The indictments prompted a chorus of cries for the deal's termination. Among the opponents was the Coalition for Community Health Care, formed by some of the same labor, religious and consumer groups that mobilized against Columbia's proposed purchase of Blue Cross and Blue Shield of Ohio a year ago. That deal also fell through.
One outspoken opponent, Manuel Tzagournis, M.D., vice president for health sciences at Ohio State University, said last-minute snags in negotiations might have given Doctors' board of trustees an excuse to call off the sale.
"As time went on, I think they began to have more doubts," he said.
The deal with Doctors is the third pending Columbia hospital acquisition canceled since the company's legal problems mushroomed.
Within the last month Mary Shiels Hospital, a 15-bed facility in Dallas, and Columbia nixed their proposed joint venture, which was agreed to last November.
Last week the board of Roger Williams Medical Center in Providence, R.I., voted to end the 152-bed hospital's pending sales contract with Columbia before its Sept. 30 expiration date. Earlier, Columbia agreed to let Roger Williams negotiate with other possible partners (Aug. 25, p. 3).
The sale of Roger Williams to Columbia, pending since June 1996, generated significant community opposition and led to the passage of state law strictly limiting sales of not-for-profit hospitals.
Meanwhile, community opposition and litigation threaten Columbia's proposed 30-year lease of the three hospitals operated by Medical University of South Carolina in Charleston. Technically the deal is pending, but last month MUSC said it's considering other options (Aug. 18, p. 24).
Another deal being reconsidered is Columbia's proposed acquisition of 125-bed Southwest Hospital in Little Rock, Ark.
Columbia has inked deals with at least five other hospitals or hospital systems, and those transactions were alive as of late last week (See chart, p. 3).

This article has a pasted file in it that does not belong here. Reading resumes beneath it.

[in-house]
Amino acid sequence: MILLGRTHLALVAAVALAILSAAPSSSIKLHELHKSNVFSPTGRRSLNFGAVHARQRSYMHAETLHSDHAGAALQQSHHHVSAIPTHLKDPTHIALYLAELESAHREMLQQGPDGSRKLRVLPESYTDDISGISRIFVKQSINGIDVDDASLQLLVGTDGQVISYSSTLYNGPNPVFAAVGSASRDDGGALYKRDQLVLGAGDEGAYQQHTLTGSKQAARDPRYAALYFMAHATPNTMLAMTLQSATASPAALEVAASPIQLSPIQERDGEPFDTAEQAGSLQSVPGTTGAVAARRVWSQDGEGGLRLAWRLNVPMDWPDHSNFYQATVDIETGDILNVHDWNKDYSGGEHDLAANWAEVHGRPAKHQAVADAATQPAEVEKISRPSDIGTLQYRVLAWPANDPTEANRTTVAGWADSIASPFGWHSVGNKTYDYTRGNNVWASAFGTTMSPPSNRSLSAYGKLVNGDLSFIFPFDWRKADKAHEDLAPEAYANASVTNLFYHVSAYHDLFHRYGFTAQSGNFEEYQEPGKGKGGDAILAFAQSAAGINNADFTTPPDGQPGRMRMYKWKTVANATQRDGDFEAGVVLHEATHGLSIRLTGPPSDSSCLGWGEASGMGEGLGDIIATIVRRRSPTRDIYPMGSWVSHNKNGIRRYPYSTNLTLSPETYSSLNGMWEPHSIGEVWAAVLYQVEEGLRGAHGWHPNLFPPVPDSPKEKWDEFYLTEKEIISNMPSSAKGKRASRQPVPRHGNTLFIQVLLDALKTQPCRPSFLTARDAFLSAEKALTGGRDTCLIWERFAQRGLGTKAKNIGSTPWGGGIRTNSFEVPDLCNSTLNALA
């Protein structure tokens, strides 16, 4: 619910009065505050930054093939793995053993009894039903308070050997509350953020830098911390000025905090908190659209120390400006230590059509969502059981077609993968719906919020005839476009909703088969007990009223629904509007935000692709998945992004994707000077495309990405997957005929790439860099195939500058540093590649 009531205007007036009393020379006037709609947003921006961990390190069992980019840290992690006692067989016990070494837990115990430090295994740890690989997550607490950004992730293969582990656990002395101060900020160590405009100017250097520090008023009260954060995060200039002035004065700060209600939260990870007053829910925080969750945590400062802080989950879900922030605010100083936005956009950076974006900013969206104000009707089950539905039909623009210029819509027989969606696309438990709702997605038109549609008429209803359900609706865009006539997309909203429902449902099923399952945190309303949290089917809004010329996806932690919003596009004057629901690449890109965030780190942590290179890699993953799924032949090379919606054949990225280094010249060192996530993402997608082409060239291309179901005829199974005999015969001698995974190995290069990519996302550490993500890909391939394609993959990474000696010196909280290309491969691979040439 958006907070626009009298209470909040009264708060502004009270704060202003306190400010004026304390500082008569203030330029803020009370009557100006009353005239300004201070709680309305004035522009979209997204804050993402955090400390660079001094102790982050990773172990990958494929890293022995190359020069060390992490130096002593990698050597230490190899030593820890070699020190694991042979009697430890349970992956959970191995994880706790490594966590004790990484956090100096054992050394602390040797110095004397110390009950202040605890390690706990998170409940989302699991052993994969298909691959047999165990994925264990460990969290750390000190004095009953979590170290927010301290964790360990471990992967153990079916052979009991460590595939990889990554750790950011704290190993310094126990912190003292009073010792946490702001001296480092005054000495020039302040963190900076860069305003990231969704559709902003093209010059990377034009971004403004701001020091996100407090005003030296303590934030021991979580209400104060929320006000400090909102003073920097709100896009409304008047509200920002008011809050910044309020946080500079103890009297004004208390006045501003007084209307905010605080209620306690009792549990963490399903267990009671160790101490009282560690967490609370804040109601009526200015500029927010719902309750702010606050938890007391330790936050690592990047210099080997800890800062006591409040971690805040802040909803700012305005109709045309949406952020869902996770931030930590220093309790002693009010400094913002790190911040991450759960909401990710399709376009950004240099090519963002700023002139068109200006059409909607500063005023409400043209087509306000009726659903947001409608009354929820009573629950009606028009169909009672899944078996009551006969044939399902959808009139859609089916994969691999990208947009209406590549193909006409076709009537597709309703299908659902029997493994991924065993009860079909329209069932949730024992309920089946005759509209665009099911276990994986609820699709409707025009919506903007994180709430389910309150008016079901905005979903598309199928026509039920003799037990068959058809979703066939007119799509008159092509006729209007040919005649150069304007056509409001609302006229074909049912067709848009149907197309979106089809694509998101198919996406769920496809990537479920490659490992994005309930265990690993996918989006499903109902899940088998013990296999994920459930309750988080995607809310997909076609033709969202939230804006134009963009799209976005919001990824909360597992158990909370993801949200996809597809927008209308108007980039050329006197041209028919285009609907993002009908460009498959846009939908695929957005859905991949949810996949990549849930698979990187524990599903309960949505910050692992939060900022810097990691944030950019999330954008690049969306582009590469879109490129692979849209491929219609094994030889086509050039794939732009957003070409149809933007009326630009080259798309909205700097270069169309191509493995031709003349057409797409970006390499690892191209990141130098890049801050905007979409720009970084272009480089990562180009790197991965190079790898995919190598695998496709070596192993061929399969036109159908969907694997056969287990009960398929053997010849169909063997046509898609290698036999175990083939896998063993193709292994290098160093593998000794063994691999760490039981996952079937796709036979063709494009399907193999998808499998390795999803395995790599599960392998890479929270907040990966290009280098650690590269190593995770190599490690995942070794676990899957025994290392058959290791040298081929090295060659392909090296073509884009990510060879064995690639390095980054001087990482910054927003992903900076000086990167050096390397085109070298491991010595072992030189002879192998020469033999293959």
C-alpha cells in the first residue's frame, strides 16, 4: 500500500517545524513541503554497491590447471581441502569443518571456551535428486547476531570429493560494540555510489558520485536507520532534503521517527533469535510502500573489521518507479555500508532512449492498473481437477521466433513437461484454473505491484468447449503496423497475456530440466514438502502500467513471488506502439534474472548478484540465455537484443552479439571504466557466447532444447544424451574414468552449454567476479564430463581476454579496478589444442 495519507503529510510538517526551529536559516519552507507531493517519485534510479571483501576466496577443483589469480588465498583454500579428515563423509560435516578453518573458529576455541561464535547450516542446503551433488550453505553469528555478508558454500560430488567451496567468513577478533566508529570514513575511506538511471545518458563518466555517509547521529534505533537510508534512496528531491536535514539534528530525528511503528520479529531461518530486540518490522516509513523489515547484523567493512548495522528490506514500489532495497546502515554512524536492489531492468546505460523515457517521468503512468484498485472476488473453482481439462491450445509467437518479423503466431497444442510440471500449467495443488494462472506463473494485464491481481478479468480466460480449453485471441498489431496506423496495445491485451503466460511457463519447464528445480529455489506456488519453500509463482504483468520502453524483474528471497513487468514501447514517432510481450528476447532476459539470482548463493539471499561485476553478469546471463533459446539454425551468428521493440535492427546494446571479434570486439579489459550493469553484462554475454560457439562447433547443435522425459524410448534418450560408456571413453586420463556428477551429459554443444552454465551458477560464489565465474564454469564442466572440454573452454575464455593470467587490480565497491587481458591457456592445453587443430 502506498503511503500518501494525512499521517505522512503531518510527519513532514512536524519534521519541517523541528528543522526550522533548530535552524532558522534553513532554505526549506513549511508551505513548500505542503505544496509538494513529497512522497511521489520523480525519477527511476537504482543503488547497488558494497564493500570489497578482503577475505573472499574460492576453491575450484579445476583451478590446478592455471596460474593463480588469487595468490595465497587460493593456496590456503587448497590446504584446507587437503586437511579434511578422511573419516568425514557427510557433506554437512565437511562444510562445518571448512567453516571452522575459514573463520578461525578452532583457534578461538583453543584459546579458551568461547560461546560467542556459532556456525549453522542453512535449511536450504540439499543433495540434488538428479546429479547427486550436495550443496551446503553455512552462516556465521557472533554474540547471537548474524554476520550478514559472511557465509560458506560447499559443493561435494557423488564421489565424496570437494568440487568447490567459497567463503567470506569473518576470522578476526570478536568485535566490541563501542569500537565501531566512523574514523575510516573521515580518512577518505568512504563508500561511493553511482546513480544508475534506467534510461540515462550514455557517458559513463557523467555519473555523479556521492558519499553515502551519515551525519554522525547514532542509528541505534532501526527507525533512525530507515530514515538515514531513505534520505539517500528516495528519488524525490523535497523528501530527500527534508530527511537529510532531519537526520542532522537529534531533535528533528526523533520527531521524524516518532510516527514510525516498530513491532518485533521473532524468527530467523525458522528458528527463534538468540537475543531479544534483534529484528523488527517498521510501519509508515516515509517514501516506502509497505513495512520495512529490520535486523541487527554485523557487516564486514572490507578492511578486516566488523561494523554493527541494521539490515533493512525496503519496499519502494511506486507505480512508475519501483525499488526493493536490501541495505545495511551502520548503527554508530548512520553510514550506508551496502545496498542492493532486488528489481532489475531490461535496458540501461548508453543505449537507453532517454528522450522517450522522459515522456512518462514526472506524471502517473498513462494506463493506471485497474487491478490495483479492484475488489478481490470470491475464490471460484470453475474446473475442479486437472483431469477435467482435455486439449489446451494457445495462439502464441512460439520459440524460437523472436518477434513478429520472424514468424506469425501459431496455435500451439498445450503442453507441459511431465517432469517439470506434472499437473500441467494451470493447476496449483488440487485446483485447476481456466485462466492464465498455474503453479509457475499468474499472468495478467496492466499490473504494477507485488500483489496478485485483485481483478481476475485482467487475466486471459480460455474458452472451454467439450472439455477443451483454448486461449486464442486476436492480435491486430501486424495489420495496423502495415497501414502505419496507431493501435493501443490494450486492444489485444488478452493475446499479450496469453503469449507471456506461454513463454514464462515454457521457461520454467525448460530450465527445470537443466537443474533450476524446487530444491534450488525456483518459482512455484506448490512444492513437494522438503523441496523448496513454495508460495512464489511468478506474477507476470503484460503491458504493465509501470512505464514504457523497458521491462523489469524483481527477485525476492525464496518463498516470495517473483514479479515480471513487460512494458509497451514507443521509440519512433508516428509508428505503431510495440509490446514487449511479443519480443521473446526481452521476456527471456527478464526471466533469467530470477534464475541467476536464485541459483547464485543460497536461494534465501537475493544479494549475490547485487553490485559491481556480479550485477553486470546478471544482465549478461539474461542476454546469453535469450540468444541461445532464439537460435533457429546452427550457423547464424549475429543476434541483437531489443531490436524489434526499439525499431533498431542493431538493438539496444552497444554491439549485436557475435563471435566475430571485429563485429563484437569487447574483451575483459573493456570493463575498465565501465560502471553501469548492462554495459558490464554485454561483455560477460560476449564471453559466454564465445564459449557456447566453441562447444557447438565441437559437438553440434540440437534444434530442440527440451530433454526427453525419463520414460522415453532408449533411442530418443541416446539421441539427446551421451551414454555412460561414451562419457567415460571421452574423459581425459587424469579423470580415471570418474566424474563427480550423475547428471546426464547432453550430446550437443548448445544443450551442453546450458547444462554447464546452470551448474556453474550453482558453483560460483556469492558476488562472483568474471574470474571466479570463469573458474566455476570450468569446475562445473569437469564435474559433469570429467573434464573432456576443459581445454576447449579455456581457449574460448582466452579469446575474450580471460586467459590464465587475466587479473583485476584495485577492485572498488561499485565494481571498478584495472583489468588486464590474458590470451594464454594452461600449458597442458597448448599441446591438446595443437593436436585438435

The list of new transactions is unlikely to grow by leaps and bounds as it has in the past because Columbia is downshifting its hospital acquisition strategy, its executives said.
"We have stated that we're not in the acquisition mode, but if the right hospital comes along-and it makes sense-we'd certainly be interested," Bovender said.
While moving slowly on the acquisition front, Columbia has canceled five construction projects expected to cost $215.4 million and create 400 new hospital beds.
One project, a children's hospital in El Paso, Texas, is in limbo; Bovender said the company is evaluating its options there and might end up in a partnership on the deal.
The five canceled projects are Westbank Hospital, New Orleans; Amarillo (Texas) Medical Center; Midwest City (Okla.) Hospital; Las Cruces (N.M.) Hospital; and Northwest Medical Center, Houston.
On the flip side, Columbia recently completed three projects and has five under construction. Six other projects in five states are in the planning stages.
Separately, former Columbia Chairman and CEO Richard Scott has hired former U.S. Attorney Gerald Feffer to represent him in the ongoing federal investigation of the company and its executives.